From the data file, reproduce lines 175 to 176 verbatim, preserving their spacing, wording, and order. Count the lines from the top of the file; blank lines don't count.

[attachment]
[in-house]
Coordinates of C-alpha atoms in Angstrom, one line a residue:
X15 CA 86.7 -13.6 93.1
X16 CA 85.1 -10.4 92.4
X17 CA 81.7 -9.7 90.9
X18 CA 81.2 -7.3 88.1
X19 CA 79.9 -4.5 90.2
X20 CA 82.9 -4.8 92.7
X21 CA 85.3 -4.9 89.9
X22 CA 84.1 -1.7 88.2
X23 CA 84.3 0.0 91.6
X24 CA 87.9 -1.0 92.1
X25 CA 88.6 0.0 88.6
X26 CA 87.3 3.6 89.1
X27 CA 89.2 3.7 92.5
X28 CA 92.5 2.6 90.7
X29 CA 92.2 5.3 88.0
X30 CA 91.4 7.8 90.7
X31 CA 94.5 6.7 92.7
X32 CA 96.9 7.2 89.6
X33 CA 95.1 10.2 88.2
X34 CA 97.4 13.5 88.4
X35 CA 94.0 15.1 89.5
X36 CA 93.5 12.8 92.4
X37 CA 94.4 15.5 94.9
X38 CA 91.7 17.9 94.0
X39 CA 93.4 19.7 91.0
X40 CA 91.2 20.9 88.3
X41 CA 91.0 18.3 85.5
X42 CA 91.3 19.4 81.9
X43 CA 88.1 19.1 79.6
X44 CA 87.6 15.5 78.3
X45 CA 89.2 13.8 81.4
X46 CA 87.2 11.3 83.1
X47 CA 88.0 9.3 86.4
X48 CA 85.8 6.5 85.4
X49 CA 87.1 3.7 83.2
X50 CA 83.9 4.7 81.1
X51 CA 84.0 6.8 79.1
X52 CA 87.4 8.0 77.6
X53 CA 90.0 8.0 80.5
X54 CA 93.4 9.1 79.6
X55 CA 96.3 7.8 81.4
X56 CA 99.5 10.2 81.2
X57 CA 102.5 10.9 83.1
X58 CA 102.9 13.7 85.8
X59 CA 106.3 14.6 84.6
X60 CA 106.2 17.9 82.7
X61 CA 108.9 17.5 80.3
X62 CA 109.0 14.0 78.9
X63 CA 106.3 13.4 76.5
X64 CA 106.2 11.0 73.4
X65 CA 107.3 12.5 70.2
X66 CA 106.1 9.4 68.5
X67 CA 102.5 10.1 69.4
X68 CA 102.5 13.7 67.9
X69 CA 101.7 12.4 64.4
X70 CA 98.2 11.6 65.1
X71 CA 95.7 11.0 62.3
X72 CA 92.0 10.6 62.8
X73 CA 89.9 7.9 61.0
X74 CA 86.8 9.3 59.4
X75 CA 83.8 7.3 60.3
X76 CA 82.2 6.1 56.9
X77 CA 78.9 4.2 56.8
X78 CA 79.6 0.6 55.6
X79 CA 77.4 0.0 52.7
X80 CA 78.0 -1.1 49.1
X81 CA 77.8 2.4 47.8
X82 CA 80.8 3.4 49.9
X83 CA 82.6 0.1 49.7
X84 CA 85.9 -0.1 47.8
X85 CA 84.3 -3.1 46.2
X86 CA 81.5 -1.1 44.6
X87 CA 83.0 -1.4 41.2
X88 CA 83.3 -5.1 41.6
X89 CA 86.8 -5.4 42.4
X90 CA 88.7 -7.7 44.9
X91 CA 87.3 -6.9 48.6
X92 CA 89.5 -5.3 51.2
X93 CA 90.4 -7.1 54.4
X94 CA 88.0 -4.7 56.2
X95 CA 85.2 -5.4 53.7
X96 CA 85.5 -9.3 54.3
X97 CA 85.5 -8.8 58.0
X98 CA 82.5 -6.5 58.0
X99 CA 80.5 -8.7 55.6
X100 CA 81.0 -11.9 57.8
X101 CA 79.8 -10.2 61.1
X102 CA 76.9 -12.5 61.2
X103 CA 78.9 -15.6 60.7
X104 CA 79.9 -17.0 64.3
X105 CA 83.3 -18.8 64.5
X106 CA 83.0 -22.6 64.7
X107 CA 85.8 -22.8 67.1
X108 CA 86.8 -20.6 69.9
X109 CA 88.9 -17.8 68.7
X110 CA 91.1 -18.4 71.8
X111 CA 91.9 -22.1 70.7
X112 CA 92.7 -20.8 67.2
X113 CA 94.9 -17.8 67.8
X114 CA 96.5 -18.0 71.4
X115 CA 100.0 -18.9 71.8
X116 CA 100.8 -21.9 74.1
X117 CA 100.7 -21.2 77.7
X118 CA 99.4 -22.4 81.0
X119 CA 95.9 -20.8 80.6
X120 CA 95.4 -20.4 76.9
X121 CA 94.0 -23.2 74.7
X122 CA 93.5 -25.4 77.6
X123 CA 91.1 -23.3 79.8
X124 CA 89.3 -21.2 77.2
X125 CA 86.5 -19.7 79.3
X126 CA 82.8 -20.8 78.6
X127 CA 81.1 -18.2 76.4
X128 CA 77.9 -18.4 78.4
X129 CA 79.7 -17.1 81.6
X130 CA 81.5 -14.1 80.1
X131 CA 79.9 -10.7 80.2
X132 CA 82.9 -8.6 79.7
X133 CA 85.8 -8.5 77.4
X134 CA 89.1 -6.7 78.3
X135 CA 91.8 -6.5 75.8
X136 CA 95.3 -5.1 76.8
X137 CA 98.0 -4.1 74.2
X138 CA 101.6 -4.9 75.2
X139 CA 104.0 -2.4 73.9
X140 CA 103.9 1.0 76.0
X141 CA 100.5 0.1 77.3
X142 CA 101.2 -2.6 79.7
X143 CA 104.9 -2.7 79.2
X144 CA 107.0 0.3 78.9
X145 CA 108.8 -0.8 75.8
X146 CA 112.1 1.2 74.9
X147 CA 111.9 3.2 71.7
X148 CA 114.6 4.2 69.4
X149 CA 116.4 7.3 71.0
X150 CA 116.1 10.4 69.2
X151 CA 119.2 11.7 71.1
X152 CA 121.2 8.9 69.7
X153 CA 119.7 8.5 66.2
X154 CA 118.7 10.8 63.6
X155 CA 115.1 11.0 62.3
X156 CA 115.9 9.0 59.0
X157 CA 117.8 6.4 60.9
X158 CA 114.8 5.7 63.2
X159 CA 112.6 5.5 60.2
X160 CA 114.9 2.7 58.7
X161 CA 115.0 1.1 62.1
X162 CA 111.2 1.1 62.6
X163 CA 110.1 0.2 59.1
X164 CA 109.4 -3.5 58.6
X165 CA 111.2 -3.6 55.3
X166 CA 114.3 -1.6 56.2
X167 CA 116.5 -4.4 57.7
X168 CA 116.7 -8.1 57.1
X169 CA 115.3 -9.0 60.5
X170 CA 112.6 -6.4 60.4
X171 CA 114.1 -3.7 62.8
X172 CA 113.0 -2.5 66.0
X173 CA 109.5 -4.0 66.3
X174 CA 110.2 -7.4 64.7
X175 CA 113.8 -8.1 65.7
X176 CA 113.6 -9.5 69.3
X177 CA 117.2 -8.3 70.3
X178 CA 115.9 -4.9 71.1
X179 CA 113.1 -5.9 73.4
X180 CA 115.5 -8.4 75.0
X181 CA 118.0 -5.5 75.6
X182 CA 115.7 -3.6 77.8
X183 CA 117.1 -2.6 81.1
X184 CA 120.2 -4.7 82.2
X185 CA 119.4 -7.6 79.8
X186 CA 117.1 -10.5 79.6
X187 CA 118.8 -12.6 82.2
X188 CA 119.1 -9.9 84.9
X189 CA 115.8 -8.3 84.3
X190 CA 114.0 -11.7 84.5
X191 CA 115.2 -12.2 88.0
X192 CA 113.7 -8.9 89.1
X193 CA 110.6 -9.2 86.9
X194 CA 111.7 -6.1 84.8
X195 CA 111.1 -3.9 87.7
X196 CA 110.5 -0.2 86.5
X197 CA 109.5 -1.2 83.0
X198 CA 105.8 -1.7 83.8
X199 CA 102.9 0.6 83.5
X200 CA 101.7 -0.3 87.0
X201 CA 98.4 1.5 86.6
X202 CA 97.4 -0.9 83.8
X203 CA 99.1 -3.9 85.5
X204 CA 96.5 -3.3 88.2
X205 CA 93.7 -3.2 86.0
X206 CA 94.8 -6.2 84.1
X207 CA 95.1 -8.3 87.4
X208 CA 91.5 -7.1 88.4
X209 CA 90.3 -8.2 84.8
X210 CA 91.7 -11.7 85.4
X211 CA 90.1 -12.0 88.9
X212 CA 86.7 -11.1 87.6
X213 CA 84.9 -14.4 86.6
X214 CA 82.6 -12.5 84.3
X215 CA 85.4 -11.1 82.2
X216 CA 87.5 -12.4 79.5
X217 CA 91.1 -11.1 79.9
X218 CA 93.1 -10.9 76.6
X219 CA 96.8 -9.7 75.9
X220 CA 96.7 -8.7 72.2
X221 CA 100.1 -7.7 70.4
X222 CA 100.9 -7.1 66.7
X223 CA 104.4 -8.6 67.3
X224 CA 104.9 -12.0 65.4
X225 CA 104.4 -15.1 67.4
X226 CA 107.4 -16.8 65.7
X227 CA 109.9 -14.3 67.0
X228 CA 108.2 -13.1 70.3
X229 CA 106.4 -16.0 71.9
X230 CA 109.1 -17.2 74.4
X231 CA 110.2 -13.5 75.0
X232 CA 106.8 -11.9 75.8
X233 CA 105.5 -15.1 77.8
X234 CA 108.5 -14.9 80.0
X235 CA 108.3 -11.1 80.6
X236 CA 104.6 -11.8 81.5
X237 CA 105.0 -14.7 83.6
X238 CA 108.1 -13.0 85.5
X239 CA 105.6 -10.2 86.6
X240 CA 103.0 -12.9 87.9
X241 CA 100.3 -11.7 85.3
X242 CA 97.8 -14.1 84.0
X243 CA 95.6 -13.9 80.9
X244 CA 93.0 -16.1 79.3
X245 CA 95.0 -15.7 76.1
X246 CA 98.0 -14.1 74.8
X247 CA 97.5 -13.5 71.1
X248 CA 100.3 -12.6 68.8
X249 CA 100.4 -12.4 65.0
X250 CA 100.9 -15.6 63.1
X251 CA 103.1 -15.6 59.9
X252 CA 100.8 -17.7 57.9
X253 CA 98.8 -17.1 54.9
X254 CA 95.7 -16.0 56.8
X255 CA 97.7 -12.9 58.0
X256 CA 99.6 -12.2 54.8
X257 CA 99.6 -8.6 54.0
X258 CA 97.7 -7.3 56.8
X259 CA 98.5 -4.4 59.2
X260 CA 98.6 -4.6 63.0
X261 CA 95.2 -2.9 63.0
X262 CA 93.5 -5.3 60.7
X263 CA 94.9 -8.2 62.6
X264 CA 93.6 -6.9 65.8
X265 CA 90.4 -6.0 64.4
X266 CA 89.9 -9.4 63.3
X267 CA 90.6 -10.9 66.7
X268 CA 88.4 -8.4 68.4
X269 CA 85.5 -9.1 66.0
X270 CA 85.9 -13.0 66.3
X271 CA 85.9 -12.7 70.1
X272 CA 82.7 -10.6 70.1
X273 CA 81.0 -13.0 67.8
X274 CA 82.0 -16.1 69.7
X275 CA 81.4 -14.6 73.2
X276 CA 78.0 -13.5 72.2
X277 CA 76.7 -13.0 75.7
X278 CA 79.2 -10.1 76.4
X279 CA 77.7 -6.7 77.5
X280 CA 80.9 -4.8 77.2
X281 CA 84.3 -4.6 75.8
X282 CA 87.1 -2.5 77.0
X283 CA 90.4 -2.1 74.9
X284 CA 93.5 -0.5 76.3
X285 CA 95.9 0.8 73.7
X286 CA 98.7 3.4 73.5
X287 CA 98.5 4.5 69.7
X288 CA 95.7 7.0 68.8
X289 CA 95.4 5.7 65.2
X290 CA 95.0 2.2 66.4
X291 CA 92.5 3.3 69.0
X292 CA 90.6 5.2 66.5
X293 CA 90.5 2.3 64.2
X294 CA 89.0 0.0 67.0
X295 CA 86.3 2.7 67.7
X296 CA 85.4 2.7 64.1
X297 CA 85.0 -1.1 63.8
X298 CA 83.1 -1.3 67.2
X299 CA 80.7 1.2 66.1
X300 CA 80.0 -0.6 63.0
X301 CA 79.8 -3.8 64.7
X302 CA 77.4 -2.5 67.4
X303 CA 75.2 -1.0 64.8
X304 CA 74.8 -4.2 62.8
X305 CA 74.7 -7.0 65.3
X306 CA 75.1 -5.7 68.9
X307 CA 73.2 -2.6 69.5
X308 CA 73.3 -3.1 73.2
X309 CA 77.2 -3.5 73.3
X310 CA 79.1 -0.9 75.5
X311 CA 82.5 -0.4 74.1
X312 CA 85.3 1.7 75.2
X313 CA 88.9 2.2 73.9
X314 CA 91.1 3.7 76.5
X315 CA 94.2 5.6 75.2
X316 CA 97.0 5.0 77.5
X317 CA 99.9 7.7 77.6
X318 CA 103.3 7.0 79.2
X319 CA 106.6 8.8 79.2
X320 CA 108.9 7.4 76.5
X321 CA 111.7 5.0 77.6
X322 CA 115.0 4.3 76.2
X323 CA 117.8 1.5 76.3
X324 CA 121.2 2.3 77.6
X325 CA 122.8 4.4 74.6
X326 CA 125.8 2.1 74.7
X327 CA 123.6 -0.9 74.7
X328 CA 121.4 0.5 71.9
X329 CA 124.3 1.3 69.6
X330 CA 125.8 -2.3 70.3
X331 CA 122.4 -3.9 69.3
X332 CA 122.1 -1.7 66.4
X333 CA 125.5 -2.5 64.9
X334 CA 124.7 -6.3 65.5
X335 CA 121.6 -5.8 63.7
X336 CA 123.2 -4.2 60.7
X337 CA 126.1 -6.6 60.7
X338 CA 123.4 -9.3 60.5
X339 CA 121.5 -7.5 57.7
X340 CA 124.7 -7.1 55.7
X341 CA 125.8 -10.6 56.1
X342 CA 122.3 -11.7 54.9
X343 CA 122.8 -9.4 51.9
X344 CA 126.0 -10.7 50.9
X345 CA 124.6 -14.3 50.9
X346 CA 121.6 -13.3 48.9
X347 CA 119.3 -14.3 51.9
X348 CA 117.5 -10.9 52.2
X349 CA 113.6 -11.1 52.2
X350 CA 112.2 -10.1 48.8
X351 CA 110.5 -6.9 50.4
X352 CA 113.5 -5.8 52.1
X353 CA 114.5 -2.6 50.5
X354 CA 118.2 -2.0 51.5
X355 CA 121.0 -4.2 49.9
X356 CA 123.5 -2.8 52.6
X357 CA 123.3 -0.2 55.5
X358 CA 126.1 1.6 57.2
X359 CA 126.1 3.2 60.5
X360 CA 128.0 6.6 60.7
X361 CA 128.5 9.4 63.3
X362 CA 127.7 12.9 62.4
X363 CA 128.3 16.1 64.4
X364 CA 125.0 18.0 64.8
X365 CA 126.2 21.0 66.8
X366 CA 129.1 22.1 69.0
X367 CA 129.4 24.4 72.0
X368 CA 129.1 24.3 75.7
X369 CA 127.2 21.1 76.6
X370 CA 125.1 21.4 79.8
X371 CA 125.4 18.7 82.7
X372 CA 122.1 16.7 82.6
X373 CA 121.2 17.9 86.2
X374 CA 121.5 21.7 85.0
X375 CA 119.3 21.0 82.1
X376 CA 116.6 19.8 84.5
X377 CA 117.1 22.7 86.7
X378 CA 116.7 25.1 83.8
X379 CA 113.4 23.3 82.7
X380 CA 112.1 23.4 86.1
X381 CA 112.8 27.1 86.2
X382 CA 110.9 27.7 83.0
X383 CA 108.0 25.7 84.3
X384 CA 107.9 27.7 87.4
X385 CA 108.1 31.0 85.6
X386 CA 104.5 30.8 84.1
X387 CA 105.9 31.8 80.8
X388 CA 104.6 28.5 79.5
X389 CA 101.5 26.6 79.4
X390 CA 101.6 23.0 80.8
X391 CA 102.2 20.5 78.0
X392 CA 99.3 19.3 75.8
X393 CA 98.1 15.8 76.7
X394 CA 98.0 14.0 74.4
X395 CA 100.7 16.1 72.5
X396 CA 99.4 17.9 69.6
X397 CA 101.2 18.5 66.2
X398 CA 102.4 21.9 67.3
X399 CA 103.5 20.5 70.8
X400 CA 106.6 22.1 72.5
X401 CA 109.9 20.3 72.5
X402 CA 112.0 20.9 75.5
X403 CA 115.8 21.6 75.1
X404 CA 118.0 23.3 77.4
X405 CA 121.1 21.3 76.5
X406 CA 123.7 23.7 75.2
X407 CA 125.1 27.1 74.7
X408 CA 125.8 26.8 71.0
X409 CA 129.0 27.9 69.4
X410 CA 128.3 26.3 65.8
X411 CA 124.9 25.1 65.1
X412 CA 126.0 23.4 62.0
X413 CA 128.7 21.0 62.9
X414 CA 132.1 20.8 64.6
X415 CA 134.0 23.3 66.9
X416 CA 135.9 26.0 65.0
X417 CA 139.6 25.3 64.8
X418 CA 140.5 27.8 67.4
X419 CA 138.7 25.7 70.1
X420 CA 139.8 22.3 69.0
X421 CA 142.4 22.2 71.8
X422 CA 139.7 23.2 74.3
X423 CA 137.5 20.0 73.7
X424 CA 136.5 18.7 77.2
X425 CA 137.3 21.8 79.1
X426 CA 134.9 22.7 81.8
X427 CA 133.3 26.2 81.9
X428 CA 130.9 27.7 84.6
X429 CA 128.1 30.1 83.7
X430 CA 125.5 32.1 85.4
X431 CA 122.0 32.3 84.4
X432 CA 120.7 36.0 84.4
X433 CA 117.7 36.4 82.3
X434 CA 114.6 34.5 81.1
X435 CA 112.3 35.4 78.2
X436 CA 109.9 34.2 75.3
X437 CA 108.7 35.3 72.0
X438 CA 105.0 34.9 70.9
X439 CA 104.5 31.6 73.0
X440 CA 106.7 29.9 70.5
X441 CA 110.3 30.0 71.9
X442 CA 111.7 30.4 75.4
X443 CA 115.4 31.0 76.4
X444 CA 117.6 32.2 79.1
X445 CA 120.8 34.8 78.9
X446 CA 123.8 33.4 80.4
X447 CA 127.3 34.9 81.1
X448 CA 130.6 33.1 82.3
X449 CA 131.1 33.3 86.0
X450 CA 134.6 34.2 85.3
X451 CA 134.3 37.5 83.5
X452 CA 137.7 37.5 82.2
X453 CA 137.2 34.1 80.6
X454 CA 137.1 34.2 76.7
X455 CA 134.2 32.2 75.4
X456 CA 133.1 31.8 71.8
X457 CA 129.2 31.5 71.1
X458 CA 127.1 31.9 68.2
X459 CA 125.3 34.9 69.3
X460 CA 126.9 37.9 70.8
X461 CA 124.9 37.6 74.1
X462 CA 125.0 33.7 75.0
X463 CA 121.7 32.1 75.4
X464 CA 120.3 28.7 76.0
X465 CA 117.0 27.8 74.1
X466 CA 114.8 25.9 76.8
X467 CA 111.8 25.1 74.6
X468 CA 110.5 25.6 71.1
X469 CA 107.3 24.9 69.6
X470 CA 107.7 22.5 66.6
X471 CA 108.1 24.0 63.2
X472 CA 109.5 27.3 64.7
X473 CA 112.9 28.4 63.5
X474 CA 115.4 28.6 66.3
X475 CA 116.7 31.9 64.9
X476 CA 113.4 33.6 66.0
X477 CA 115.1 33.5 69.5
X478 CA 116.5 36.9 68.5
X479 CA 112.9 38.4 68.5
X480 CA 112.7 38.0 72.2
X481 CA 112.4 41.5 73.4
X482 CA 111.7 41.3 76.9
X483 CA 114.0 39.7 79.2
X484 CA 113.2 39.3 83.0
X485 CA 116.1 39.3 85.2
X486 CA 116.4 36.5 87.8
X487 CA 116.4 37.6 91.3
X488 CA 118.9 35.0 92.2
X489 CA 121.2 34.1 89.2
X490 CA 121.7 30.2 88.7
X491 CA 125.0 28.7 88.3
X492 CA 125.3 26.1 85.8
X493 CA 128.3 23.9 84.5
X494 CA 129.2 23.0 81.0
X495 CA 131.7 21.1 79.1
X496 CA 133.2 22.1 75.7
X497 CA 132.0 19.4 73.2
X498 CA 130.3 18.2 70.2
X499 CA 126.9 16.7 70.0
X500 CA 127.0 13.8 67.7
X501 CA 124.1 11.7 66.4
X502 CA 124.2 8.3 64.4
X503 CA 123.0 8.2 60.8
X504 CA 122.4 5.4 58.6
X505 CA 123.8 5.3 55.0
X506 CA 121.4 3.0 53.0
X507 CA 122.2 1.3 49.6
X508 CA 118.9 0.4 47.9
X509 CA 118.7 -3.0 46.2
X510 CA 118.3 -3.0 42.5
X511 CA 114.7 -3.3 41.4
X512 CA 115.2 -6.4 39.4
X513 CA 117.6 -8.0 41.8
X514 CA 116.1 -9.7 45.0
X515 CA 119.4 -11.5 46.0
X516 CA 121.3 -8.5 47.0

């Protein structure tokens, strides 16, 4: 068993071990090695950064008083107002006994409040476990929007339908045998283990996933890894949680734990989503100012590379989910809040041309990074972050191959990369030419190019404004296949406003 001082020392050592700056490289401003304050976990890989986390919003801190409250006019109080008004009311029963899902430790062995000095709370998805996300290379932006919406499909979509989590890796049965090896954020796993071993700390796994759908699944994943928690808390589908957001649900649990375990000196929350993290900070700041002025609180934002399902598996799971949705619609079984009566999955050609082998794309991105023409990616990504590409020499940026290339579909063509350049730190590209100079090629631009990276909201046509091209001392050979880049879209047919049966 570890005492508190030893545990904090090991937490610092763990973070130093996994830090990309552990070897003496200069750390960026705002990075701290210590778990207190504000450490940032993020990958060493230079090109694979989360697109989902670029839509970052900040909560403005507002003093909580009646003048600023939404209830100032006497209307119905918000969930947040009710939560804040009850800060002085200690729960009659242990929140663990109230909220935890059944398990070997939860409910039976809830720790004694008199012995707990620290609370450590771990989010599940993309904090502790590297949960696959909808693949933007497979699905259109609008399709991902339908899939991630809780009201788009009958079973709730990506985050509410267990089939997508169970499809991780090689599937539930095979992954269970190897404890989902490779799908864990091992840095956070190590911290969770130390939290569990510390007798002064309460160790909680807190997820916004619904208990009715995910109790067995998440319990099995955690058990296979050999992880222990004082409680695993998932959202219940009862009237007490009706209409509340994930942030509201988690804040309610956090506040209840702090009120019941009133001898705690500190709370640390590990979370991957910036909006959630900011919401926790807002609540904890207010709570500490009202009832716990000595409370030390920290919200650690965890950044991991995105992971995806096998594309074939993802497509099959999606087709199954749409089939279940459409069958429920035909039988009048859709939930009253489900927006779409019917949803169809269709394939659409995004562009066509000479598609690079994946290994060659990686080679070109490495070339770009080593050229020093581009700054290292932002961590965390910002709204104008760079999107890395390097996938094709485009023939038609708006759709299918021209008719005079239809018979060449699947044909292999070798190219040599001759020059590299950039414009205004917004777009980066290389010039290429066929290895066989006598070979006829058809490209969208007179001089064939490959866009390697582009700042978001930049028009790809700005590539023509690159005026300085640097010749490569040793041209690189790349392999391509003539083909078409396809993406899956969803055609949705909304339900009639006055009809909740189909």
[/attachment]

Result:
X187 CA 118.8 -12.6 82.2
X188 CA 119.1 -9.9 84.9